• We were surprised that there was no dialogue during the whole thing. We thought that it would follow the lines of a traditional musical with dialogue and music mixed in like Mamma Mia. Instead it was more like a rock ballet. It was overall good, but not sure if I would go see it again. Luckily it was fast paced so the time goes really fast and the dancers and singers are very good. Just wish there was more to the story.
  • We saw the Sunday afternoon performance. While we absolutely loved the performance (particularly Eddie's dancing), what was disturbing to us was a man in the balcony who, for some reason, was permitted to photograph and video the entire performance. Even when asked by an usher to put his camera away after several complaints so that others could enjoy the performance, this person smugly flashed a badge and continued to hold up his camera in front of his face to ensure everyone behind him would see it. Much to the dismay of all of these people (who actually paid for their tickets, as I am sure he did not), the stark white light during the performance was a huge distraction, and took away from the integrity of the performance. It's a shame that one rude, insensitve person was able to ruin the experience for so many.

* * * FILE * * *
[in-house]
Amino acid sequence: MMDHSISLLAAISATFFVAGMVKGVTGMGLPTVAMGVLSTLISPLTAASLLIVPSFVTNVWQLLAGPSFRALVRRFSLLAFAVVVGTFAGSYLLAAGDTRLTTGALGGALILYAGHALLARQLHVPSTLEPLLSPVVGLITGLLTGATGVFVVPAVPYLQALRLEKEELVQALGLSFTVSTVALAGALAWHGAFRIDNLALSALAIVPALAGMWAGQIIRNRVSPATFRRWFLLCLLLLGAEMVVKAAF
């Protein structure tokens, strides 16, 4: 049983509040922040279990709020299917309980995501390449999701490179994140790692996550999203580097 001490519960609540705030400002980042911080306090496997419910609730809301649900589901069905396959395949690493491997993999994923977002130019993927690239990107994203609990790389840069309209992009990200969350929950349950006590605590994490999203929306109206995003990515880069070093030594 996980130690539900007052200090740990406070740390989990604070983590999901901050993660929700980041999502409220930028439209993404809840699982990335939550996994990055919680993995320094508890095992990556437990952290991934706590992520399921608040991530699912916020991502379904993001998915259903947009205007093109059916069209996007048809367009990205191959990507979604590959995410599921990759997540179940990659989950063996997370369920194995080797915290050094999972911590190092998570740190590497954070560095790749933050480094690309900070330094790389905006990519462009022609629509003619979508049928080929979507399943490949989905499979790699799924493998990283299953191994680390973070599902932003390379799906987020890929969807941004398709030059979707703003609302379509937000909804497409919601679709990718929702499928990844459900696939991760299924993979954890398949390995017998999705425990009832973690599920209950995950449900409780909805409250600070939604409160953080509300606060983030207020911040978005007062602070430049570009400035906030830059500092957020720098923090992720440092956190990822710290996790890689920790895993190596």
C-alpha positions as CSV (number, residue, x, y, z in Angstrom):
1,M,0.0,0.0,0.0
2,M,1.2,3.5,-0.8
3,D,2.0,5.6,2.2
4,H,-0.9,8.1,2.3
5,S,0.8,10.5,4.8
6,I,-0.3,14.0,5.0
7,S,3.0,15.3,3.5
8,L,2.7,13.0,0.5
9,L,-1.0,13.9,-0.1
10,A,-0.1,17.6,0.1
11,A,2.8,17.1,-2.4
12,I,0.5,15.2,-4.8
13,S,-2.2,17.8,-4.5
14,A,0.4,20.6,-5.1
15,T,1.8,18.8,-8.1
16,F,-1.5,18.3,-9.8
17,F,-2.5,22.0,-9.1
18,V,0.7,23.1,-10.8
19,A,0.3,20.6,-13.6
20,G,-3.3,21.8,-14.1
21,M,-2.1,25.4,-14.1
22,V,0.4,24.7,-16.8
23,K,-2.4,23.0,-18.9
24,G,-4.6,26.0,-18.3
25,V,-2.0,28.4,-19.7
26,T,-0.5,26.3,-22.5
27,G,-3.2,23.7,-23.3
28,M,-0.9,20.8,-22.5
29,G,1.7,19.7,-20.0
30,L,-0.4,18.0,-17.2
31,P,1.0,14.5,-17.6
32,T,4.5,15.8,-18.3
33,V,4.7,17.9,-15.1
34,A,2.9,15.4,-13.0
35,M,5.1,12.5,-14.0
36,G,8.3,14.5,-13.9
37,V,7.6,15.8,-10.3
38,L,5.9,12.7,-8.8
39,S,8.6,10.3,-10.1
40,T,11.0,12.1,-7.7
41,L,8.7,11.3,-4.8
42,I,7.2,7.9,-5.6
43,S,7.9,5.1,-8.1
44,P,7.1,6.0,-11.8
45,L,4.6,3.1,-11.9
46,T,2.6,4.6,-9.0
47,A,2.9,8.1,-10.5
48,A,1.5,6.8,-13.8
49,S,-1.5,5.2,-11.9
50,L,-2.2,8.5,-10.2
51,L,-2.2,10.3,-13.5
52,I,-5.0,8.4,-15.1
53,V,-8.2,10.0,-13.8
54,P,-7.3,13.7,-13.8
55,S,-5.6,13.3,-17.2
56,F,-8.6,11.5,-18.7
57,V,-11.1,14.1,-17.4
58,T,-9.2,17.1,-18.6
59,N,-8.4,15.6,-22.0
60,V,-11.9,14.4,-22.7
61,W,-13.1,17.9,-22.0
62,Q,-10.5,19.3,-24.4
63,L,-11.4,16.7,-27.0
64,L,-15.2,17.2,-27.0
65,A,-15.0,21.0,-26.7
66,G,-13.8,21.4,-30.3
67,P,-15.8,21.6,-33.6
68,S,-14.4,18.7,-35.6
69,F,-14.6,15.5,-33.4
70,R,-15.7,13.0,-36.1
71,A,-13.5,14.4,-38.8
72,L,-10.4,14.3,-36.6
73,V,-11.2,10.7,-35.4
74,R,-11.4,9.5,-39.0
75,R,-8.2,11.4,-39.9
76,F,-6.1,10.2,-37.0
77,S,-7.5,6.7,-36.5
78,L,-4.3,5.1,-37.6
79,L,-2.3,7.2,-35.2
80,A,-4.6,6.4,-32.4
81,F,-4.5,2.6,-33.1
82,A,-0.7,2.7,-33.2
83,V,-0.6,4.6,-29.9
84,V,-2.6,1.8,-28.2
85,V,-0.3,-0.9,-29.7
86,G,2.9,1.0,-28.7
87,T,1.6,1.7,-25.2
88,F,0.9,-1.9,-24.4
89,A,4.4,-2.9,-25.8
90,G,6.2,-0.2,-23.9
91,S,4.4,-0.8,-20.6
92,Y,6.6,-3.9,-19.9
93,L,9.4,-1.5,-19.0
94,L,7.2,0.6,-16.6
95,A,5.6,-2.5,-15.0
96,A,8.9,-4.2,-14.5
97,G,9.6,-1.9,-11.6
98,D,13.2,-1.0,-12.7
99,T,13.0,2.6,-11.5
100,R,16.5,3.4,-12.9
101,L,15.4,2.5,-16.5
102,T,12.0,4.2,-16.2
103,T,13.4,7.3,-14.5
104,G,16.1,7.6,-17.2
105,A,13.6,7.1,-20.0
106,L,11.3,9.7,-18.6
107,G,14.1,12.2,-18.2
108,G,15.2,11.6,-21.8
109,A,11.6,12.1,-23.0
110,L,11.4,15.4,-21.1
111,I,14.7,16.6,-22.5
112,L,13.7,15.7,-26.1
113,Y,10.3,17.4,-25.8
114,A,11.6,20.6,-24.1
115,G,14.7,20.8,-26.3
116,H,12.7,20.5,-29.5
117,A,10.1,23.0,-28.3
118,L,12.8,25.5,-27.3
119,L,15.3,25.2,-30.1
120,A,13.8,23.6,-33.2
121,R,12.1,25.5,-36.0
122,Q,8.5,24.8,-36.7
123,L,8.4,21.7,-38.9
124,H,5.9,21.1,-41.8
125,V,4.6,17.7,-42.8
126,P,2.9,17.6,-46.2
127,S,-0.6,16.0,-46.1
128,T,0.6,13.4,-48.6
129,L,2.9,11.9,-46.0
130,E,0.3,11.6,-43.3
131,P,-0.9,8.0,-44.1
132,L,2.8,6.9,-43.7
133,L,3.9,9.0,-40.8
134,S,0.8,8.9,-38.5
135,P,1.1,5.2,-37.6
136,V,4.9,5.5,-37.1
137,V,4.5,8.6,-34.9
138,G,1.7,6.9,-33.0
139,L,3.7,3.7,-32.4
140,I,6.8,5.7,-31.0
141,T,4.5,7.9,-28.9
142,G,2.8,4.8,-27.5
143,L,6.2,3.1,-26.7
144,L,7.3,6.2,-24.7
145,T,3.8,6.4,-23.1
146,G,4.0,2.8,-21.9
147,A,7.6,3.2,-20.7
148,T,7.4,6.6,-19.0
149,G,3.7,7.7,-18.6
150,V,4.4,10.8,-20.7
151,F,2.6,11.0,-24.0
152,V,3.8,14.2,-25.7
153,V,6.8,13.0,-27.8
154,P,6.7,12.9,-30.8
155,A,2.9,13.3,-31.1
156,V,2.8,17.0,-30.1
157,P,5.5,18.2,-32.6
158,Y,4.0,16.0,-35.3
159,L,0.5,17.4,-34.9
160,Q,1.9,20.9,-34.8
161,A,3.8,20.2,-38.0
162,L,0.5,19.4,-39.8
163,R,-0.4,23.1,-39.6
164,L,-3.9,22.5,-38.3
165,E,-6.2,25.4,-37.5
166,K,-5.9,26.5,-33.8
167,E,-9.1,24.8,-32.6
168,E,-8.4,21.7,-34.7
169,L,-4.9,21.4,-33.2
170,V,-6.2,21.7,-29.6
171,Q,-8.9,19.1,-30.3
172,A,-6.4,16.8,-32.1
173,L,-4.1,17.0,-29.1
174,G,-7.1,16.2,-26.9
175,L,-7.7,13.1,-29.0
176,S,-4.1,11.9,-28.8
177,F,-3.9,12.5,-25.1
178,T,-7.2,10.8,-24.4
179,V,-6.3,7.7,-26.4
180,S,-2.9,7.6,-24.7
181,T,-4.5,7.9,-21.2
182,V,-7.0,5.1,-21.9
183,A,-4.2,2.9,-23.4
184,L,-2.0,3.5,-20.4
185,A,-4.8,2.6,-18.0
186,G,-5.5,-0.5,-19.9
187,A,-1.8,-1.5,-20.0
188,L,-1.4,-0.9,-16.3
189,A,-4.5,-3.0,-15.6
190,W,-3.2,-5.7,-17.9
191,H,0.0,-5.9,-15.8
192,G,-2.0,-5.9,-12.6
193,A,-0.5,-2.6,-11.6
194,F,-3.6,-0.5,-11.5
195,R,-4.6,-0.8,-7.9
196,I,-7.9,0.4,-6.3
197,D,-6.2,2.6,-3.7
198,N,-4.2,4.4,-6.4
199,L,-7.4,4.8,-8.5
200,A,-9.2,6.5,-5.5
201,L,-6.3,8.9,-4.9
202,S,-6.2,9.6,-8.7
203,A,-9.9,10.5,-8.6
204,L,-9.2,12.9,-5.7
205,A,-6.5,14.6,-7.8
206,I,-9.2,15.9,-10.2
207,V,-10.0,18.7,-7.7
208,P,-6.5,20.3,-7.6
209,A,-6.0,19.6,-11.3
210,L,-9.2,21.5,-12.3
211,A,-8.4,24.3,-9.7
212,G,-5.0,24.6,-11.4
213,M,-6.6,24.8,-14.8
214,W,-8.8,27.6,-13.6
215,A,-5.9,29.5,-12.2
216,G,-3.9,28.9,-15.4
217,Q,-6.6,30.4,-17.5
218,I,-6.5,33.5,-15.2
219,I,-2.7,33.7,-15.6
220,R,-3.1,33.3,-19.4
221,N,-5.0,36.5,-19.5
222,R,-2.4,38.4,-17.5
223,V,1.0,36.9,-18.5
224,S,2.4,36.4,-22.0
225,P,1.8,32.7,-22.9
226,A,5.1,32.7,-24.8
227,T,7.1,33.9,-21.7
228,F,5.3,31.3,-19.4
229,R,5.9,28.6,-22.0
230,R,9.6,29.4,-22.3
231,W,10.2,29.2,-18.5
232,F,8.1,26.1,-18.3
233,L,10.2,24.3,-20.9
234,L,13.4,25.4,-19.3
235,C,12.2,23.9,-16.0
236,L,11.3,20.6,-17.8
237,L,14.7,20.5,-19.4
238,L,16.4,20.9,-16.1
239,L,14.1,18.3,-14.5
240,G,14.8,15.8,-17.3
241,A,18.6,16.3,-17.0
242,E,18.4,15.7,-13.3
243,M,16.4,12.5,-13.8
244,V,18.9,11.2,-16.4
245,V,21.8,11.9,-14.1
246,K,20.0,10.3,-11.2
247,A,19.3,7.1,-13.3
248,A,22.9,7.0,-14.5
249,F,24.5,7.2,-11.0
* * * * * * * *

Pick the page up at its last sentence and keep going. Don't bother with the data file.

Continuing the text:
• Kat,
    I've forwarded your comment to the folks at the Broadway series asking who that person was. I'll post here if I get a response.

    The lack of dialogue was one of the things that made the show work for me. A challenge of any jukebox musical--one that uses existing songs--is that the lyrics don't always fit neatly into the show. Mamma Mia! pulls it off fairly well, but I don't think Joel's songs would lend themselves to that kind of treatment. Besides, when you've got Twyla Tharp, why let dialogue get in the way?
    I suppose it's a marketing question, though. Should the piece be called a musical? I like your rock ballet label.

  • Movin Out was a wonderful experience for me. And I am not even a Billy Joel fan. The band was superb. The dancers were beautiful and energetic as they performed Twyla Tharp's choreography. Most important was the surprise of a nonjudgemental age old story rich with love, sex, pain, ambivalence, confusion, acceptance--plus silliness and fun. And you could dance to it. Great stuff well done for me.
  • I saw Movin' Out on Broadway in New York about 5 years ago and absolutely loved it. I'm not a HUGE fan of musicals but you can't go to New York without seeing a couple Broadway shows. We had heard good things about the show and decided it was a must see! I loved the idea of having Billy Joel's music tell the story. I wish I would have been in town last weekend because I would love to see it again. I think its one of those shows where you can easily miss exciting parts. By going more than once, you are always able to find something new or maybe didnn't remember in the show.